Let’s say you have 5 customers and you send five invoices every month. Let’s also assume your average invoice value is $2000 and you payment terms are NET21. To complete our assumptions, we’ll assume your Cost of Goods Sold (COGS) is 50% of your billed amount and that your operational costs are flat at $3000 per month (including rent, employees/contractors, insurance, etc). In this case your cash flow chart may look something like this (not taking in to account prior balance or actual cash on hand, for simplicity):

Example: Cashflow Calculator

Cash Flow Chart Month1 Month2
Issued Invoices 5 5
Value Per Invoice $2000 $2000
Paid Invoices 0 5
Booked Revenue $10000 $10000
Actual Income $0 $10000
COGS -$5000 -$5000
Operational Costs -$3000 -$3000
Monthly Net Profit $2000 $2000
Monthly Cash Flow -$8000 $2000
Running Cash Flow -$8000 -$6000

As you can see, the key difference between your cash flow balance and profitability is that cash flow represents actual In/Out funds in a given period. Profit usually looks at booked, planned income and expense in a given period. Because of that Profitability may be a bit misleading. Especially for businesses that get paid on NET terms.

Therefore, if you sent that $1,000 invoice out but it is yet to be paid, you will not count it as a cash inflow. Instead you’ll mark it as “collections or accounts receivables” until the invoice is paid. Or, let’s say you purchase something with a business credit card, but don’t pay it off right away. The balance you owe on your card will not count as a “cash outflow” until the debt is actually paid.

After your calculations, if your closing balance adds up to be greater than your starting balance, your cash flow is positive. If it adds up to be lower, your cash flow is negative.

How to Calculate Your Profitability

There are two components to calculating your profitability: your gross profit and your net profit. Your gross profit is your revenue, minus the cost of goods sold (COGS). Your net profit is your gross profit minus your operating expenses.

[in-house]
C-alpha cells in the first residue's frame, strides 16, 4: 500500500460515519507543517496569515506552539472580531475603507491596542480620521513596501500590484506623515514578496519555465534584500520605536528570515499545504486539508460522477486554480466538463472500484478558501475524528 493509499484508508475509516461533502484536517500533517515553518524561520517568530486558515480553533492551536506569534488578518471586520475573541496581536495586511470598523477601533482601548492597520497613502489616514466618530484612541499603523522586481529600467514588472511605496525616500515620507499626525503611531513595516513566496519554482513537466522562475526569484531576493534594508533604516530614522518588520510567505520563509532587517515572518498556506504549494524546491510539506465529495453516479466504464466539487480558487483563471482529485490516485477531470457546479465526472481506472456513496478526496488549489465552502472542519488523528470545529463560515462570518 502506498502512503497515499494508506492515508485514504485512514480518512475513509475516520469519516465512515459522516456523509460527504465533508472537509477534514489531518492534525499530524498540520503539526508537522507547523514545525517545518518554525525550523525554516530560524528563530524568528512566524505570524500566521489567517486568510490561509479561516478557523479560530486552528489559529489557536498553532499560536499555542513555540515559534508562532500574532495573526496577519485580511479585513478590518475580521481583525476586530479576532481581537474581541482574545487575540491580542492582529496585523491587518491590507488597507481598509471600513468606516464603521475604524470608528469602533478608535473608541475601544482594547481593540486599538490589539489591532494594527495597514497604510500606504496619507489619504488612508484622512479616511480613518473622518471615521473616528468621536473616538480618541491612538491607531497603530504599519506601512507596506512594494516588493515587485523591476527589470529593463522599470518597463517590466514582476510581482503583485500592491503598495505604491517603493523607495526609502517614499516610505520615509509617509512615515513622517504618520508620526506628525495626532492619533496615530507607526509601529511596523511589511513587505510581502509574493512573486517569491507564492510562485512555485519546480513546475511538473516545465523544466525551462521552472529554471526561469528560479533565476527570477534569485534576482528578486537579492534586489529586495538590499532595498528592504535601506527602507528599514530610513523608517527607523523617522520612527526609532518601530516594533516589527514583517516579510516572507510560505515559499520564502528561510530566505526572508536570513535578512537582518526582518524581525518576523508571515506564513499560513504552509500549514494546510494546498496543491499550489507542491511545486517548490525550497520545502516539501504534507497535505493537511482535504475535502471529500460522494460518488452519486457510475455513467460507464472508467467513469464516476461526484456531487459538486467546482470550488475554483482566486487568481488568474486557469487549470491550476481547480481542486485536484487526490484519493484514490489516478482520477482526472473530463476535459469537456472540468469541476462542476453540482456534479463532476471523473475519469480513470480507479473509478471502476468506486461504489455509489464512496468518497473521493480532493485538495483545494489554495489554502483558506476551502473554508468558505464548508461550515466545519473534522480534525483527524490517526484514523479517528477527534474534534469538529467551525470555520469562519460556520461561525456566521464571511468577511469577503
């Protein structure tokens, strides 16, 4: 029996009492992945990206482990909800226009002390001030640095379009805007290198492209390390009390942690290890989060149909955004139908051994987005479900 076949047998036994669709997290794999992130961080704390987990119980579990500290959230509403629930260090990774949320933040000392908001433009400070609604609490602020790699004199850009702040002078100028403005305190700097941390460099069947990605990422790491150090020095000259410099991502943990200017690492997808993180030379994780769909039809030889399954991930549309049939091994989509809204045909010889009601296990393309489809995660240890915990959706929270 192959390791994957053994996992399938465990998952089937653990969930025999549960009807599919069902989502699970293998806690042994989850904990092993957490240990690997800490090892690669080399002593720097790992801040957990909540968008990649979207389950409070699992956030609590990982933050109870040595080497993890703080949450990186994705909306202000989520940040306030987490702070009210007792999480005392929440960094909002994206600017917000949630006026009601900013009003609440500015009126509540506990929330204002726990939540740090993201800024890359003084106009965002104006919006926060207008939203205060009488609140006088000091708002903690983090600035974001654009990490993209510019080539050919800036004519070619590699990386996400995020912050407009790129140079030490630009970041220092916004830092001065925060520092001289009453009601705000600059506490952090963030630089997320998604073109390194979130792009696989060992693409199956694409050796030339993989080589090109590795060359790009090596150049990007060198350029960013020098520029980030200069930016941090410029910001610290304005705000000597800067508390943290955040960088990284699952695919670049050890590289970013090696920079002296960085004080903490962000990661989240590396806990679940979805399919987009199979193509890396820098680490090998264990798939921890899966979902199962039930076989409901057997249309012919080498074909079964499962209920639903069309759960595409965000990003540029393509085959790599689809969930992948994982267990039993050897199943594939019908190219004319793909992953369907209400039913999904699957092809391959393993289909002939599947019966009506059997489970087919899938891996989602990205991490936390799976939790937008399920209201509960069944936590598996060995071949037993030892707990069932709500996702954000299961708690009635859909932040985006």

Gross Profit

Let’s say you own a bookstore and bring in $10,000 of revenue for the month of October, but the books cost you $5,000. Your gross profit would be $5,000.

Revenue $10,000
COGS -$5,000
Gross Profit $5,000

Your gross profit is what you make off your book sales, but this calculation does not include the other costs associated with running a business, such as payroll, rent, marketing, and so on. In order to figure out your total profitability, you need to calculate your net profit.

Net Profit

If your total operating expenses for the month cost you a total of $3,000, your net profit, or your take home money, would be $2,000.

Gross Profit $5,000
Operating Expenses -$3,000
Net Profit $2,000

As you can now see more clearly, even though your cash flow and profits are related, they are not completely synonymous. Your profitability takes a look at your accounting and gives you a general overview of the bigger picture of your business’s finances. Your cash flow calculations, on the other hand, monitor your receivables and payables in real time, giving you an ongoing understanding of your monthly financial situation so you can keep operating your business from day to day.


Author: Meredith Wood

Published: June 3, 2016